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Johannesburg - The Gauteng Department of Health has to fork out R15 million to an Edenvale family following a medical negligence lawsuit claimed against one of its hospitals.
Johannesburg High Court Judge Rami Mathopo confirmed an out-of-court settlement between Johan and Jacolenne Fourie and the department relating to a claim that Jacolenne, during 15 excruciating hours of a traumatic labour in 2006, was neglected by hospital staff resulting in her baby boy being born brain-damaged.
It all began on June 7, 2006, when Jacolenne was admitted to the Edenvale Hospital in Ekurhuleni after her waters had broken.
The following day, at 3am, her first contractions started - but for at least 15 hours, from 3am until 6pm, she was neither examined nor monitored by any of the hospital’s staff.
The couple’s son, Seth, was born at about 7.30pm. His Apgar score (a simple and repeatable method to quickly assess the health of a newborn) was four out of 10 - much lower than the seven and above scores that are considered normal.
Seth had to be resuscitated and post-natally, he had to be put on ventilators and ICU as he had several seizures and fitting episodes.
Dr Thomas Wessels, a paediatrician, later diagnosed that Seth had cerebral palsy caused by asphyxia (lack of oxygen supply to the body) in the last hours of labour.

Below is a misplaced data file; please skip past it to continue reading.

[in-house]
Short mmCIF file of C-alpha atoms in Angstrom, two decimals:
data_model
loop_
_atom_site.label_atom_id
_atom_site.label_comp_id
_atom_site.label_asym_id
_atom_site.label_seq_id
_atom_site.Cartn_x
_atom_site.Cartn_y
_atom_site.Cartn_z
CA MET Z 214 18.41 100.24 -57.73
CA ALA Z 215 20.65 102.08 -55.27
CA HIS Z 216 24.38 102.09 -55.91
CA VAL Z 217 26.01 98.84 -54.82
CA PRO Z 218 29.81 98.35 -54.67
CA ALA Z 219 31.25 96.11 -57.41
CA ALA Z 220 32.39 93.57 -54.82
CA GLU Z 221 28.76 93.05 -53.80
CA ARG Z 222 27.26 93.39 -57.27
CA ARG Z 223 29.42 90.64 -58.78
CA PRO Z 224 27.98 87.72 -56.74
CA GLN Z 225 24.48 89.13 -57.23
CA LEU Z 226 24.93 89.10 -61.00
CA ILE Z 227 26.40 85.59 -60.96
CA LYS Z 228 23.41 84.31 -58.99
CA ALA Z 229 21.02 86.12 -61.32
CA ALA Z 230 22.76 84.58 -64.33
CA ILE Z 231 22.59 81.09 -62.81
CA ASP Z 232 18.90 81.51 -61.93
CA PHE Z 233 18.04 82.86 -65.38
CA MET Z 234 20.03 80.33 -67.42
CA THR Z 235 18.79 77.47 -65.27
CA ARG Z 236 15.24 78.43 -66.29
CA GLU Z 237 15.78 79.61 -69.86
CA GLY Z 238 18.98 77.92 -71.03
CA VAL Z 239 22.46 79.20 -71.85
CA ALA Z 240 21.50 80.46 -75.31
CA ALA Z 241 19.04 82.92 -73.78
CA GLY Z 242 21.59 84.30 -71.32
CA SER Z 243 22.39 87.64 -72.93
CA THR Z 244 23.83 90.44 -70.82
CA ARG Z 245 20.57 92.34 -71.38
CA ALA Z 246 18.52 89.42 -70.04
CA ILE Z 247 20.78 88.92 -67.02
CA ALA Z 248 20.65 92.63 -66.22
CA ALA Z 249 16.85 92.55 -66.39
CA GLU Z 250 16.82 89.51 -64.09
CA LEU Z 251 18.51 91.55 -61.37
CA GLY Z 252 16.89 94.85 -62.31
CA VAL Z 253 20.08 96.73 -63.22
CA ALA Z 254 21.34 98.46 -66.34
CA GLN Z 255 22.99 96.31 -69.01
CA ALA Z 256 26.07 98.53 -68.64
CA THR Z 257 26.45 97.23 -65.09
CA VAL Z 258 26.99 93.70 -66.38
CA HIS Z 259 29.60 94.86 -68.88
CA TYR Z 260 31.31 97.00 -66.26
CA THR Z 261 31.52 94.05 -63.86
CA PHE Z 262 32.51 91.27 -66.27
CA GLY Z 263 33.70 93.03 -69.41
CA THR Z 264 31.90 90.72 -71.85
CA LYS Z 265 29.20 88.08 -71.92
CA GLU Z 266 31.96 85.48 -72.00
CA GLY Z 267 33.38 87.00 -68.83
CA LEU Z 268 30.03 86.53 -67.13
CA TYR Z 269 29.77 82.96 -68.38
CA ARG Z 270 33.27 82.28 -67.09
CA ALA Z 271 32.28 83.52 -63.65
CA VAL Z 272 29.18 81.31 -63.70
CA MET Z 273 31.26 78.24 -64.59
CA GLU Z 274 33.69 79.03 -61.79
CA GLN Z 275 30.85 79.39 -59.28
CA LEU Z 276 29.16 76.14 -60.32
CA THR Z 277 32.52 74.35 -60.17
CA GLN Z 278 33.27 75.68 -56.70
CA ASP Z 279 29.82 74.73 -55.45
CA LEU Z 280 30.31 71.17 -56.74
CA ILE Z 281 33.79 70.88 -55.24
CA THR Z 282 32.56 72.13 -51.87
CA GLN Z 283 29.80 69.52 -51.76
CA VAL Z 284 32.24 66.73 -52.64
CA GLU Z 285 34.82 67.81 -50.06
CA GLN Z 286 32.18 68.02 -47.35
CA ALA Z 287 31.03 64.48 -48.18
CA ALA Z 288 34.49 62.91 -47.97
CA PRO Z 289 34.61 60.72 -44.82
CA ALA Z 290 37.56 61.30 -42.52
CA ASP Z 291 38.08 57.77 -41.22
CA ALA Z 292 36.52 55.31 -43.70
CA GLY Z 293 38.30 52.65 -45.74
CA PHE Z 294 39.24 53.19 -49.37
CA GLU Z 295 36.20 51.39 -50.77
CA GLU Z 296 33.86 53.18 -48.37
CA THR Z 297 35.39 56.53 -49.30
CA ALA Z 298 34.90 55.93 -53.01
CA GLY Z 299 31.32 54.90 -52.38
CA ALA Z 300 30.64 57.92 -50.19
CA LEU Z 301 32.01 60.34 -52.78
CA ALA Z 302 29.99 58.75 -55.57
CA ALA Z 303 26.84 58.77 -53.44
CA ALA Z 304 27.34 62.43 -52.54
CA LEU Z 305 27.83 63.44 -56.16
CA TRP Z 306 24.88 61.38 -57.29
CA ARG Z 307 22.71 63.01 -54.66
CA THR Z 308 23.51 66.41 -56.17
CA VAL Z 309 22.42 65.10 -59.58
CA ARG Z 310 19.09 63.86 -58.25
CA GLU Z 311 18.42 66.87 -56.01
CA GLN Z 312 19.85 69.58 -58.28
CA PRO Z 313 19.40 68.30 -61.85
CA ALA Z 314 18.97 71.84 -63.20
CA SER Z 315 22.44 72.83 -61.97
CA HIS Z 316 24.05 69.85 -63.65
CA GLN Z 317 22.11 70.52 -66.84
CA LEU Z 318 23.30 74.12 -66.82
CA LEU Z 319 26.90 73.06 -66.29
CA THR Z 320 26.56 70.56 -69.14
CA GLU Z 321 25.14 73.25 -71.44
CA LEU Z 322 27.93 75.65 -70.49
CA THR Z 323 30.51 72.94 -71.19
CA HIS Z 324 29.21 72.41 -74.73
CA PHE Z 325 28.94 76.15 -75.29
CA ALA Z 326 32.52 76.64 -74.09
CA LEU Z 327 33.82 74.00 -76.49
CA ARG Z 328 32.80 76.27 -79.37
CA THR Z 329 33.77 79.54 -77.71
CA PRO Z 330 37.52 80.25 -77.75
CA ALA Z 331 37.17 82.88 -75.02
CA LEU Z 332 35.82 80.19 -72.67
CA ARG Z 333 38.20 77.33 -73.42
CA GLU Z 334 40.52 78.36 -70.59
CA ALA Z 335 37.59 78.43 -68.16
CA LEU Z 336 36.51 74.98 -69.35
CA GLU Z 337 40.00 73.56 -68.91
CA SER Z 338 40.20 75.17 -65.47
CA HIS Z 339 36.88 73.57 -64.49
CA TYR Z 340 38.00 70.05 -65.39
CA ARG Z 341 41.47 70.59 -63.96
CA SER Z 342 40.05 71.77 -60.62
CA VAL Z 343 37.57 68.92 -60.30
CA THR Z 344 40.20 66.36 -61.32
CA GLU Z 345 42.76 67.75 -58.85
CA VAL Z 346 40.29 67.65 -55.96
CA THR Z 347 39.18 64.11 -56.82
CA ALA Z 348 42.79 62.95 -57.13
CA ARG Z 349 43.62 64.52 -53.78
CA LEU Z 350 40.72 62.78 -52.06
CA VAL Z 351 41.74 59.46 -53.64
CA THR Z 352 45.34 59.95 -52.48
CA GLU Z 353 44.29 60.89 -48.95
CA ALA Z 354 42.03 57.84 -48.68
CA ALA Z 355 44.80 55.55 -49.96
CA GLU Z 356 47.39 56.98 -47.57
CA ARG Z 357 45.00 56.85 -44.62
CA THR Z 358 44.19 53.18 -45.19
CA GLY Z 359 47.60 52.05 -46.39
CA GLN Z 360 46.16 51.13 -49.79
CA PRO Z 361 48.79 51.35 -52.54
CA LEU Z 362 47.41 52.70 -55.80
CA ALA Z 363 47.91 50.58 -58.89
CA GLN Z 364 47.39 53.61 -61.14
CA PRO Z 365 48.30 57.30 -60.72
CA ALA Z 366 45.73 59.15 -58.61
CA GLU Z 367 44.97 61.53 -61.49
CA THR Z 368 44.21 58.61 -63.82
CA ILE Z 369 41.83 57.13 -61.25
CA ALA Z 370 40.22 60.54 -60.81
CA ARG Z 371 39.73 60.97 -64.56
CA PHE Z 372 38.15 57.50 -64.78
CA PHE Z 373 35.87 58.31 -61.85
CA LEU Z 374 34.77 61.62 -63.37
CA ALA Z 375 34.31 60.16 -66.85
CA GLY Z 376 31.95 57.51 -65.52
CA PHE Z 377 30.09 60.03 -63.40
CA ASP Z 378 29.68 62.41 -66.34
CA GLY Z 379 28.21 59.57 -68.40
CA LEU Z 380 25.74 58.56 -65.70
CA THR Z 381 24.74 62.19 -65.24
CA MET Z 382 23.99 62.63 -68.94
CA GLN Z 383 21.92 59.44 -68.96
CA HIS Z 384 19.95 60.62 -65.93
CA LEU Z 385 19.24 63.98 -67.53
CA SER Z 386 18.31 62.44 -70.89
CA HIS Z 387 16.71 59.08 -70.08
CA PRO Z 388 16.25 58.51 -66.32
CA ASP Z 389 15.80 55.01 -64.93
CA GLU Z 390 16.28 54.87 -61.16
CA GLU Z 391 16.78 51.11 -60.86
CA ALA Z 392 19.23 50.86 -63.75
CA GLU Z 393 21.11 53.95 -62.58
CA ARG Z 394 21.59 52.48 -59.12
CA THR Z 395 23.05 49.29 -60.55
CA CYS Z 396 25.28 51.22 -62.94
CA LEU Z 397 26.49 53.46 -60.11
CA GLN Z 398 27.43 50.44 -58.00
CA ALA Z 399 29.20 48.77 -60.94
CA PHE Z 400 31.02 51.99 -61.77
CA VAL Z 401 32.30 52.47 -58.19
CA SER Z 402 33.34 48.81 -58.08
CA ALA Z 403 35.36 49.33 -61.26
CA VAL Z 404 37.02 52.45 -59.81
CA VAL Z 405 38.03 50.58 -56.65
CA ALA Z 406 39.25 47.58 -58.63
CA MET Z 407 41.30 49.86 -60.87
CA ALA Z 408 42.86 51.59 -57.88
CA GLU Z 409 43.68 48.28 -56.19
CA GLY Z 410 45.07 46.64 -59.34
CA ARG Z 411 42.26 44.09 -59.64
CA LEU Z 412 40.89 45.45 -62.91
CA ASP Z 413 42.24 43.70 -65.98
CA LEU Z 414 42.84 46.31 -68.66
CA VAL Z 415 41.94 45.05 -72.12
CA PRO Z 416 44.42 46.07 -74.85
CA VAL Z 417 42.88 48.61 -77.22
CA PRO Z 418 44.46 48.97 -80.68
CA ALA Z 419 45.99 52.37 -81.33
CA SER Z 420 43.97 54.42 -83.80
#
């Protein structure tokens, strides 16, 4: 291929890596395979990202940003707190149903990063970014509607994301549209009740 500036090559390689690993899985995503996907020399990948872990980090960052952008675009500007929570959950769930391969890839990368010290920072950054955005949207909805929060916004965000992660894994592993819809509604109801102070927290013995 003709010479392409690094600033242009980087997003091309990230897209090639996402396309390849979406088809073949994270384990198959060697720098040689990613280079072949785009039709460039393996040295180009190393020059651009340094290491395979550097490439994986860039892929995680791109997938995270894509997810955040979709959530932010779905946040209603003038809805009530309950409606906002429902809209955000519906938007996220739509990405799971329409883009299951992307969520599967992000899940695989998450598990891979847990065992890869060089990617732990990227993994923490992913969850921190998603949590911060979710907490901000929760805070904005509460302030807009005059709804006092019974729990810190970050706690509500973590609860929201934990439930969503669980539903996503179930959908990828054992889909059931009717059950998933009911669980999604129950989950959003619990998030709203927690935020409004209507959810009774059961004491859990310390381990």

The young boy will turn seven in June, but is still unable to sit independently, crawl or walk.
Fourie and her husband had taken the Gauteng premier - as the custodian of the hospital and department - to court in 2009 and now, four years later, finally have a resolution on the matter.
“It has been a long process, but it’s been worth the wait. We’re so very happy it has come to an end. We explained the process as much as we could to Seth and he’s doing well. Our main goal now is to help him walk - that’s all he wants,” she said.
The couple will be using the money - which will be put in a trust for Seth - to buy the equipment and get the therapy he needs to help him walk.
“Now we’ll be able to get him a suit-like support for his stomach to help his posture and strengthen his stomach muscles and orthopaedic boots to help his stability and see if he can have a normal life,” she added excitedly.
Steven Flowers, a director at the law firm representing the couple, said he felt it was a good settlement for the family and was the money they deserved as it would cover Seth’s future medical and living costs.
Spokesman for the Department of Health, Simon Zwane, said: “The department is awaiting a court order stipulating when to pay.
Our commitment is to pay the money into the trust fund of the attorneys within 30 days of receiving the court order. The department regrets the incident and we have since put measures in place to prevent similar incidents.”
The premier’s office did not respond by the time of going to print.